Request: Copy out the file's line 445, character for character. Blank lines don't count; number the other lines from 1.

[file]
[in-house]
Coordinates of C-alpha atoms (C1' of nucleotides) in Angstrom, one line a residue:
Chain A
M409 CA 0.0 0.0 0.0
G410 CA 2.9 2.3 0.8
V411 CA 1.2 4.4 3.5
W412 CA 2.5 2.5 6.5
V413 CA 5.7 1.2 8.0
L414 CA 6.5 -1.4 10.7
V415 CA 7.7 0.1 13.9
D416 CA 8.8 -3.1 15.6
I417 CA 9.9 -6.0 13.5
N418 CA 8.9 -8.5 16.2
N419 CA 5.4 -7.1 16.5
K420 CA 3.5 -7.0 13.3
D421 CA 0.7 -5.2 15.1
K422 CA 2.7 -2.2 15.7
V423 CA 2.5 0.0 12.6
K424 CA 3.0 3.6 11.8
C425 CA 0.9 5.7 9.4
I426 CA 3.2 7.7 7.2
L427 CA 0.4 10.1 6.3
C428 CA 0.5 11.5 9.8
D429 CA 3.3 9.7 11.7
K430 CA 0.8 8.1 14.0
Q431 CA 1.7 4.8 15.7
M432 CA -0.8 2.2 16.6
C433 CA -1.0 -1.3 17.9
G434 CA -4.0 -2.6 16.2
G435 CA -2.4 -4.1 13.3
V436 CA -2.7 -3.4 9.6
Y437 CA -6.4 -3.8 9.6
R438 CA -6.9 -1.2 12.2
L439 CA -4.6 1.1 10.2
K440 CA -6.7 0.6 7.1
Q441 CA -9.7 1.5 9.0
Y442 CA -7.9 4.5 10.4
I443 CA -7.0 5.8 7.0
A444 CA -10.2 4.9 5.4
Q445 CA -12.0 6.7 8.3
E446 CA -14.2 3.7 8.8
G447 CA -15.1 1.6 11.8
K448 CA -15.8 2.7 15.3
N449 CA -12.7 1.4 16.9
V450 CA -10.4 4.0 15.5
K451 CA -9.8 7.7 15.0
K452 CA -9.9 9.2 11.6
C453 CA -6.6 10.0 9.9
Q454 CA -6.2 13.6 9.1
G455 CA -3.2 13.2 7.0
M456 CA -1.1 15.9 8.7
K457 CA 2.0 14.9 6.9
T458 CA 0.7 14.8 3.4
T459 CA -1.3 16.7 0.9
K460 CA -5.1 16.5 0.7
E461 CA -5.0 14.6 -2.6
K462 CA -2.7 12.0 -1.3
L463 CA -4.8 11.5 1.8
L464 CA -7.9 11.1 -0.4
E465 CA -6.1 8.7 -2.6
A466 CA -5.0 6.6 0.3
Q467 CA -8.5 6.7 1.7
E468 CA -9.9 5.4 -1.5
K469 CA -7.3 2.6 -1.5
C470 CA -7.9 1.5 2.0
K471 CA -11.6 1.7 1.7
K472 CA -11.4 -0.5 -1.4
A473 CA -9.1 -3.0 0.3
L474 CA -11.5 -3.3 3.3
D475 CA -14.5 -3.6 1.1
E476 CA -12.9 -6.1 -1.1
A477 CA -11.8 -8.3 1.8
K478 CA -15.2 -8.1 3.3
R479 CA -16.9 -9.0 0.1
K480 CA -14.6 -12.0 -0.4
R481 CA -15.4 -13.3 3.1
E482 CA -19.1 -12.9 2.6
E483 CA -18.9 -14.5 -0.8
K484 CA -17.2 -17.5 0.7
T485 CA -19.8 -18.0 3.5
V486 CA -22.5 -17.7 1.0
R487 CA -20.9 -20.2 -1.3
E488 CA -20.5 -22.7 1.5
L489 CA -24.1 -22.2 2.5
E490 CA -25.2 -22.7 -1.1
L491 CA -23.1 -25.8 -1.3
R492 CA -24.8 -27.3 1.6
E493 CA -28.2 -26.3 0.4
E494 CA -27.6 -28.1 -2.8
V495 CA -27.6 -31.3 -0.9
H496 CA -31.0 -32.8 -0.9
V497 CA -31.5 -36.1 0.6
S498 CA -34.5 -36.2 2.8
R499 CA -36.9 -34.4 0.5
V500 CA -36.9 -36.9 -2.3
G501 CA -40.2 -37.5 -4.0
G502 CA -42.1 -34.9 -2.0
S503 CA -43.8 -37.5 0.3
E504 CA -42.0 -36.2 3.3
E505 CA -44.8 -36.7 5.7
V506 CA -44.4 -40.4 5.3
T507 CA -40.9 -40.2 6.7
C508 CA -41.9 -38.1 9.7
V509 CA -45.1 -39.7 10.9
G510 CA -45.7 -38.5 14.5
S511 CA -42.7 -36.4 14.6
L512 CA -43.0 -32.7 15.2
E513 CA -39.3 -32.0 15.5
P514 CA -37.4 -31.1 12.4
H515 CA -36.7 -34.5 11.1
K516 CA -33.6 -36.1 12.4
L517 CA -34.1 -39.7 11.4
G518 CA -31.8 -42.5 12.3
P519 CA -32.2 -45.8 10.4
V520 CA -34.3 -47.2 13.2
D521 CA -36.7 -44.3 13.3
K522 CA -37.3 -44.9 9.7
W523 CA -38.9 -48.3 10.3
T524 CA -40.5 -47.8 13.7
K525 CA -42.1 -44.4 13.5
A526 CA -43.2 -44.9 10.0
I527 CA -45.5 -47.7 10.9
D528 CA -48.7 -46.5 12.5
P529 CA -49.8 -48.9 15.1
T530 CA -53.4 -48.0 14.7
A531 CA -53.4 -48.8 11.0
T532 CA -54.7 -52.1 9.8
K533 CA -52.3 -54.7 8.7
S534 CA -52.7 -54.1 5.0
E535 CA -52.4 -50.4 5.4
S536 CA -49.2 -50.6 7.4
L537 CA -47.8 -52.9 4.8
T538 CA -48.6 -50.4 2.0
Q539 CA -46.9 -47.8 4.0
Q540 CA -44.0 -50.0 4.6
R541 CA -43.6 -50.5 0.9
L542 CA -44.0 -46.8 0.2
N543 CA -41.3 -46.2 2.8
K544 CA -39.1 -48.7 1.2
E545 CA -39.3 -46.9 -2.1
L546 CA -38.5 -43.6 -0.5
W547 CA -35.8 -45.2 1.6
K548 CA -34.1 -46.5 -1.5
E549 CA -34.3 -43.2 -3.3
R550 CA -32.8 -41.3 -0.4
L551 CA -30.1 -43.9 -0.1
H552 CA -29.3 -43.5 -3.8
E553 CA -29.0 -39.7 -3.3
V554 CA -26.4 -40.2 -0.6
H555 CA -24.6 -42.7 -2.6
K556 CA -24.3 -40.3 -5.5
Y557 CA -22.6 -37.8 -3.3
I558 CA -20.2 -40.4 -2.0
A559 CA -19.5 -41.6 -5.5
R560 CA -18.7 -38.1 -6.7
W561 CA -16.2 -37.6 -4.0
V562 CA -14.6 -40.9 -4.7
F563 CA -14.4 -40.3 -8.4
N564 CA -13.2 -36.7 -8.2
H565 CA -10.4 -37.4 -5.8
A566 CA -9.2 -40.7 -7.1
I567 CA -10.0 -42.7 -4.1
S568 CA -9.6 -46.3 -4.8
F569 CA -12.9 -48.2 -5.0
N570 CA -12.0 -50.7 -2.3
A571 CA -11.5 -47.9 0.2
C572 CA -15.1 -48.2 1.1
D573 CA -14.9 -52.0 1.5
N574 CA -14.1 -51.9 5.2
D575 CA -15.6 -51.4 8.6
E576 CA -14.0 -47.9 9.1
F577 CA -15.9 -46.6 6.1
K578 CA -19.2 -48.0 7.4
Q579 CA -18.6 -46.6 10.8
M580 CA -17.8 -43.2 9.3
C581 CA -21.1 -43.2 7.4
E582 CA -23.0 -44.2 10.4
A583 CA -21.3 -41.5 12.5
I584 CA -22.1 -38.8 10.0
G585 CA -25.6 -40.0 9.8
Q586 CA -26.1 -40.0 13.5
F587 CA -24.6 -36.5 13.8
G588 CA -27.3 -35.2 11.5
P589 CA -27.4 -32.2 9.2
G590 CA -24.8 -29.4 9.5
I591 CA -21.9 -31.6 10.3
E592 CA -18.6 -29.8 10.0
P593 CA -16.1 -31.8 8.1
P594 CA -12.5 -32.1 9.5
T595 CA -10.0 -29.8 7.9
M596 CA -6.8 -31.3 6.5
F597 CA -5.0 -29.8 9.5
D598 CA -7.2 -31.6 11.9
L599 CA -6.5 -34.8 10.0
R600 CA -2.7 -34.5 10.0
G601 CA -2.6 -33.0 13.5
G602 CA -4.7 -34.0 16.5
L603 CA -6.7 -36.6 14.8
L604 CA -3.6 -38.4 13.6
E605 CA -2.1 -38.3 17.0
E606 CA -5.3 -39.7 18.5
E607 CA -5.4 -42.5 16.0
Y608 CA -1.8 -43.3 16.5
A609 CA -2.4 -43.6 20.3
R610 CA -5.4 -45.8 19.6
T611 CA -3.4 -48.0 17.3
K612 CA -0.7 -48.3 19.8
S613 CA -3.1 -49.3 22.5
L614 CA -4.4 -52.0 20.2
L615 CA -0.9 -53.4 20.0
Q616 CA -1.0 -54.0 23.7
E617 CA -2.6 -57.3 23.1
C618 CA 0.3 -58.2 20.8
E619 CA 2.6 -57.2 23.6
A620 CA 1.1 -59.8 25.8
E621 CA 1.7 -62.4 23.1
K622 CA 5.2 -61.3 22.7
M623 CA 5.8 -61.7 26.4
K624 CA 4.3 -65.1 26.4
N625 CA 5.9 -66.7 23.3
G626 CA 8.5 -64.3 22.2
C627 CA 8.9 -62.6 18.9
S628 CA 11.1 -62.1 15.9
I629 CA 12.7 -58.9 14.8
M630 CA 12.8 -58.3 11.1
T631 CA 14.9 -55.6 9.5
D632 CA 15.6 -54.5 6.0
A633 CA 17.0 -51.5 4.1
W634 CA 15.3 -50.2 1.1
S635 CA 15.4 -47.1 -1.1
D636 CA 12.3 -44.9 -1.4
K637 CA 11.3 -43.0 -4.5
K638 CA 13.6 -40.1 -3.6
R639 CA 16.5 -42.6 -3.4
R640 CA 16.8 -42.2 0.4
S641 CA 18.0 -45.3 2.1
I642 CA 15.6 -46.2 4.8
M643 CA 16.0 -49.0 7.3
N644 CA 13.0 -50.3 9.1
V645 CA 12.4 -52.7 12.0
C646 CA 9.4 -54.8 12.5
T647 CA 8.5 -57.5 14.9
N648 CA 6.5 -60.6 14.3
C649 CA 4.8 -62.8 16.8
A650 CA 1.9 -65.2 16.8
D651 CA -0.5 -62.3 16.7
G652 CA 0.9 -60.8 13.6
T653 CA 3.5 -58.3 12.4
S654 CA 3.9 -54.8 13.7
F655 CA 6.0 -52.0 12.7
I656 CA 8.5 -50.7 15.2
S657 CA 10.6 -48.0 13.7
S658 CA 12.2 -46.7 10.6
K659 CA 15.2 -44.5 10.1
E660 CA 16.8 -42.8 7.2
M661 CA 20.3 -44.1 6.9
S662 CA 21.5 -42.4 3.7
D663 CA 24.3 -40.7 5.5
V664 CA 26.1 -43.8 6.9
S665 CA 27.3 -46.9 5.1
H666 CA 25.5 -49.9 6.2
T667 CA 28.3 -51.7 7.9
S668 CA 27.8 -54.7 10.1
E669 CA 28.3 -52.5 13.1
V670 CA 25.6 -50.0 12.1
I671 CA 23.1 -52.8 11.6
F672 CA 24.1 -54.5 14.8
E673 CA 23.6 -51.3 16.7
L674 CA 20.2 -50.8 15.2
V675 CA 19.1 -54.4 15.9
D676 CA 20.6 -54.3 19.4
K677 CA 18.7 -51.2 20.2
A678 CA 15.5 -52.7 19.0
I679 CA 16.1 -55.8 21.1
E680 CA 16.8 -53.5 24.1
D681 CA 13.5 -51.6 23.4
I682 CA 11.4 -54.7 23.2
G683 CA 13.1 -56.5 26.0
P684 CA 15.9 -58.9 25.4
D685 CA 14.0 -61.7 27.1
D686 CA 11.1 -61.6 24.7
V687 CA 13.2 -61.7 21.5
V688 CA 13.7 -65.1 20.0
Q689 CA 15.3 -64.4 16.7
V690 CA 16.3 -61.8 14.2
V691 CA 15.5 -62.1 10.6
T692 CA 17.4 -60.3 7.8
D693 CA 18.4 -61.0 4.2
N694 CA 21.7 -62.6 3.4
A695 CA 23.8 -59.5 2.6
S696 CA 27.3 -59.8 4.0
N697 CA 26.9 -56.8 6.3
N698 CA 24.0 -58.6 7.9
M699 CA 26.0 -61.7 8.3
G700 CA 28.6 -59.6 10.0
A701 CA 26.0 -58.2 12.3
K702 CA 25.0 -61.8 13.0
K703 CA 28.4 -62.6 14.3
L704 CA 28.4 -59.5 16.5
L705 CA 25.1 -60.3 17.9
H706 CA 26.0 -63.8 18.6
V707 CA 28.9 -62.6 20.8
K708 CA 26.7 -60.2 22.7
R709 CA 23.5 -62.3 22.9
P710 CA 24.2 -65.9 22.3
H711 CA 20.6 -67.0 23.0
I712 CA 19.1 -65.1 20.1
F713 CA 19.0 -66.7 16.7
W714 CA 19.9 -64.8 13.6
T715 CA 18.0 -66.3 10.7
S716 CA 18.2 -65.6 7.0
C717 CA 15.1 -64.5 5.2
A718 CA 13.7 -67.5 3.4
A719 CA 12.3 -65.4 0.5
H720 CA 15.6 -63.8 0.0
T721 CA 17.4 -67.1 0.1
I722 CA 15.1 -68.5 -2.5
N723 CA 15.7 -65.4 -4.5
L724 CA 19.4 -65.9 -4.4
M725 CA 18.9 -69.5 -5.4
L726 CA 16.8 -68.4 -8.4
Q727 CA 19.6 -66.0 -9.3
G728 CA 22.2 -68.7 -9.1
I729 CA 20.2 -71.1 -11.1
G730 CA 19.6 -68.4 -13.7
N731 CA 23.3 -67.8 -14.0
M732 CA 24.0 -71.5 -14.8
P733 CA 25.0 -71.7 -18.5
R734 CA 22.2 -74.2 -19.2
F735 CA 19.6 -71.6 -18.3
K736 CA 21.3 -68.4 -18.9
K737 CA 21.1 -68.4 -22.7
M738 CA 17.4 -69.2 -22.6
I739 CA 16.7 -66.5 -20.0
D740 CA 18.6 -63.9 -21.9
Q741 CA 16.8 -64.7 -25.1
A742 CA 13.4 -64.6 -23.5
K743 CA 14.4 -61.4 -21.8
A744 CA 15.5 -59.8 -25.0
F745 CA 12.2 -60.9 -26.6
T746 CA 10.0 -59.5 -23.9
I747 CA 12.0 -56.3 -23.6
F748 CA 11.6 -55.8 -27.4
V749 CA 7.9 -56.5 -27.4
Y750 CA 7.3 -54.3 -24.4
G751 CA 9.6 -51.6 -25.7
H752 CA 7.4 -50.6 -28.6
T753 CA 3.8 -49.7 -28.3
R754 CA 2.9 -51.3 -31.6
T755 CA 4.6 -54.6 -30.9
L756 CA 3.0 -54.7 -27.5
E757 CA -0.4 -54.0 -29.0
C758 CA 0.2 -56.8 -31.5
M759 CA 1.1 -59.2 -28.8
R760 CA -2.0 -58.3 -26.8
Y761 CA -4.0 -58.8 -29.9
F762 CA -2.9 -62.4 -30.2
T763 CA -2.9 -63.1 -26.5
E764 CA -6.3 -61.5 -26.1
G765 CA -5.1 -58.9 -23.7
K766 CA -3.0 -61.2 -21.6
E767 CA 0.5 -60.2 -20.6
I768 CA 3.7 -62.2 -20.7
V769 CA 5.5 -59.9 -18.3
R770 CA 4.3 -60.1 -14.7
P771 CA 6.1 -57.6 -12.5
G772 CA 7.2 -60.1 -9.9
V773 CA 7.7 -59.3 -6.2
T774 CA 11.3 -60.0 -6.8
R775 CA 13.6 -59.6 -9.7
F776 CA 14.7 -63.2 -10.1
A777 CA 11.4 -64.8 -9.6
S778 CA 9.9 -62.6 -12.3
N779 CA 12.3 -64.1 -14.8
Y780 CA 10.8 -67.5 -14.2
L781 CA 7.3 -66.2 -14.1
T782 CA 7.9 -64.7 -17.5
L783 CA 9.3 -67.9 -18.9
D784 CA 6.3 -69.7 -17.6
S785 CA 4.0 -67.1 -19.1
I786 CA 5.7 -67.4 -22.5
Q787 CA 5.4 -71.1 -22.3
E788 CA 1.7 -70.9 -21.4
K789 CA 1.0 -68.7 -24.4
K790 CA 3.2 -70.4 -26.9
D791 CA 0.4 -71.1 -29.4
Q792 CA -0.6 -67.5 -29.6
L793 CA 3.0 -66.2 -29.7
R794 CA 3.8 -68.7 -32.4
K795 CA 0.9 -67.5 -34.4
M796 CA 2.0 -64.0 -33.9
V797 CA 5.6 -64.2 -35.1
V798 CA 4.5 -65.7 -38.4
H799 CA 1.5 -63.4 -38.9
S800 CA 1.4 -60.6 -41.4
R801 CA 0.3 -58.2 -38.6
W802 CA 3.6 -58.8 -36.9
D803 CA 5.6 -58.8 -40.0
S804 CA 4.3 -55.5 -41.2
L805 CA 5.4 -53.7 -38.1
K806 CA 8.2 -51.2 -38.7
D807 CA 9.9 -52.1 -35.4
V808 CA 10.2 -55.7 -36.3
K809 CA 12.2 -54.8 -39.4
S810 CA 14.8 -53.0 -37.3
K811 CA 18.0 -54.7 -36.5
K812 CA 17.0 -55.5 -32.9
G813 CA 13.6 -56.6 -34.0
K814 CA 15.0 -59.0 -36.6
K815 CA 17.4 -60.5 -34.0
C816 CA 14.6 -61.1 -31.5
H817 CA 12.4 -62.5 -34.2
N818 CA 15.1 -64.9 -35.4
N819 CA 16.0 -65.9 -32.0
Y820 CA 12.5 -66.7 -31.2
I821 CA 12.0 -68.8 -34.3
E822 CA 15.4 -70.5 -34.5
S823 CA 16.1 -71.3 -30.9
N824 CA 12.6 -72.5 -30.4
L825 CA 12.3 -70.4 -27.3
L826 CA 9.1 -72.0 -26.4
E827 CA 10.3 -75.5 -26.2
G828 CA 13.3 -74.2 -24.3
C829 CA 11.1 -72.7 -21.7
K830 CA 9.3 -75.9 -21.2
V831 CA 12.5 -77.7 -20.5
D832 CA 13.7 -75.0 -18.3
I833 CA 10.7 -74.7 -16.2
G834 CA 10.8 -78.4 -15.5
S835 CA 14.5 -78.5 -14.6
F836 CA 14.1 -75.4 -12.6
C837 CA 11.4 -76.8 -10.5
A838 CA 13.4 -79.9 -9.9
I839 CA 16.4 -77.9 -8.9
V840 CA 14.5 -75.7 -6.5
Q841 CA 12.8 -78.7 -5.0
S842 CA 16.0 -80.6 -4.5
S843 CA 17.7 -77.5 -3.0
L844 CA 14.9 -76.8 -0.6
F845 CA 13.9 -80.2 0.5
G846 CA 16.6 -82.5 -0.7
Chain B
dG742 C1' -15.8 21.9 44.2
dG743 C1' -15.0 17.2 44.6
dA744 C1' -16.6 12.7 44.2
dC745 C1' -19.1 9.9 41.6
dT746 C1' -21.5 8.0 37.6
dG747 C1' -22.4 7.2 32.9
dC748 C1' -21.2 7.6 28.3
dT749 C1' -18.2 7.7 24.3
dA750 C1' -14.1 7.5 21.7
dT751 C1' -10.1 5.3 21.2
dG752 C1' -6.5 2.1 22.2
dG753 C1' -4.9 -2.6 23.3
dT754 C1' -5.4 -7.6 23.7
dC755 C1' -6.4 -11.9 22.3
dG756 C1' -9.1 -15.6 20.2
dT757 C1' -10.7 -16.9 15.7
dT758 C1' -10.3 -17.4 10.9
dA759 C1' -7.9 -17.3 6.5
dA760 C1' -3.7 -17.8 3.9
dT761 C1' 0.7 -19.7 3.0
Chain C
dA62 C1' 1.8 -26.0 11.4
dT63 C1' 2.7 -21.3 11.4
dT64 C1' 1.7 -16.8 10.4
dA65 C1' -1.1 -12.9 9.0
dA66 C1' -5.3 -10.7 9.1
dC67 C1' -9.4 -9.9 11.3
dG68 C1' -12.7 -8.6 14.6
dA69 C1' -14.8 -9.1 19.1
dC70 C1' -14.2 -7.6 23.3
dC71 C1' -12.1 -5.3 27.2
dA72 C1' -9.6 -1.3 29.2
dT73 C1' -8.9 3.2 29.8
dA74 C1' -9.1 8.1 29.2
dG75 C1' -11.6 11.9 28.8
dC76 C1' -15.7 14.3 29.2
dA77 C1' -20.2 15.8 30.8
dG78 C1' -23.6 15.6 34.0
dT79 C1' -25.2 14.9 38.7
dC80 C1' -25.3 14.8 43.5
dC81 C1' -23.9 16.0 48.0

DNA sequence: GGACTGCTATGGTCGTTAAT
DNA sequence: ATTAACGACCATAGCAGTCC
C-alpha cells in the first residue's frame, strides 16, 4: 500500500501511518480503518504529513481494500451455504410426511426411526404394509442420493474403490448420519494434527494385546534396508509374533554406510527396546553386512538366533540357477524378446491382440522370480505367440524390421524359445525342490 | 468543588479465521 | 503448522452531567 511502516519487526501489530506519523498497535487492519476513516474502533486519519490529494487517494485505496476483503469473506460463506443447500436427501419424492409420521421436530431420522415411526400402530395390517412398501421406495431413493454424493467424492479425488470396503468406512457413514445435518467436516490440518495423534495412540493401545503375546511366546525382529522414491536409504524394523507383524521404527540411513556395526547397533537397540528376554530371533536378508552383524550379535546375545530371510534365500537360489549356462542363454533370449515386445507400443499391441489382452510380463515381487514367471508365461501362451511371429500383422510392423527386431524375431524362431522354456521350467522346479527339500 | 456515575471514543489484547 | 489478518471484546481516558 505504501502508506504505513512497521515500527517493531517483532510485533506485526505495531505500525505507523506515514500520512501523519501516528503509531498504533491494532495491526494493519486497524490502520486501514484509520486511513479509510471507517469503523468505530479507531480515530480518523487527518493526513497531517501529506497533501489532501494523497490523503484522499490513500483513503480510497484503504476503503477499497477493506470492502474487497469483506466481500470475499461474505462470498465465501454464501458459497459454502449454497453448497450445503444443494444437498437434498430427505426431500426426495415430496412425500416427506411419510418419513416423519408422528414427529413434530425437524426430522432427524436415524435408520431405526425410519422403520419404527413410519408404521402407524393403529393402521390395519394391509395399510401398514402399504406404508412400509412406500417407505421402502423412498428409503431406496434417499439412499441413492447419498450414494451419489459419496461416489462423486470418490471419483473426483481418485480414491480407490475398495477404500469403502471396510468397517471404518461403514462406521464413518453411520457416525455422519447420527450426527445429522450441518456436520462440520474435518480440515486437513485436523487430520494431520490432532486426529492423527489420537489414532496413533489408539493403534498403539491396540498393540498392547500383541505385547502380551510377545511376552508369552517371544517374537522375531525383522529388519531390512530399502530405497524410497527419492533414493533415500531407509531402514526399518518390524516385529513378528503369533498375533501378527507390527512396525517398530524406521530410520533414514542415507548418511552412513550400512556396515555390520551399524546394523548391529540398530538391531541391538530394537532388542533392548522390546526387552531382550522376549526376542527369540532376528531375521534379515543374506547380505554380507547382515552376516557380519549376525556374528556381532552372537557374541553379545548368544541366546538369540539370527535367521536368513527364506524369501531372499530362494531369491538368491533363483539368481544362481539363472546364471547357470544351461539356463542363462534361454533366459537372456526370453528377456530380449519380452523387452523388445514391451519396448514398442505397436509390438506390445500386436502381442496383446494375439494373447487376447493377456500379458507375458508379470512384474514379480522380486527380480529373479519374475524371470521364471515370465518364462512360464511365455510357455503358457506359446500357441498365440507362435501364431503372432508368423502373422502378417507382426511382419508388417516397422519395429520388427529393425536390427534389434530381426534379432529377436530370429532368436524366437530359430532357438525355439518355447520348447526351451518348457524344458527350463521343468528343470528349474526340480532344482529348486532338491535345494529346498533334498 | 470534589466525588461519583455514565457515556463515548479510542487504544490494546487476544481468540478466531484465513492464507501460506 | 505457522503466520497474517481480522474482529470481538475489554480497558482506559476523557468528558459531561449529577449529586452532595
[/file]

dA744 C1' -16.6 12.7 44.2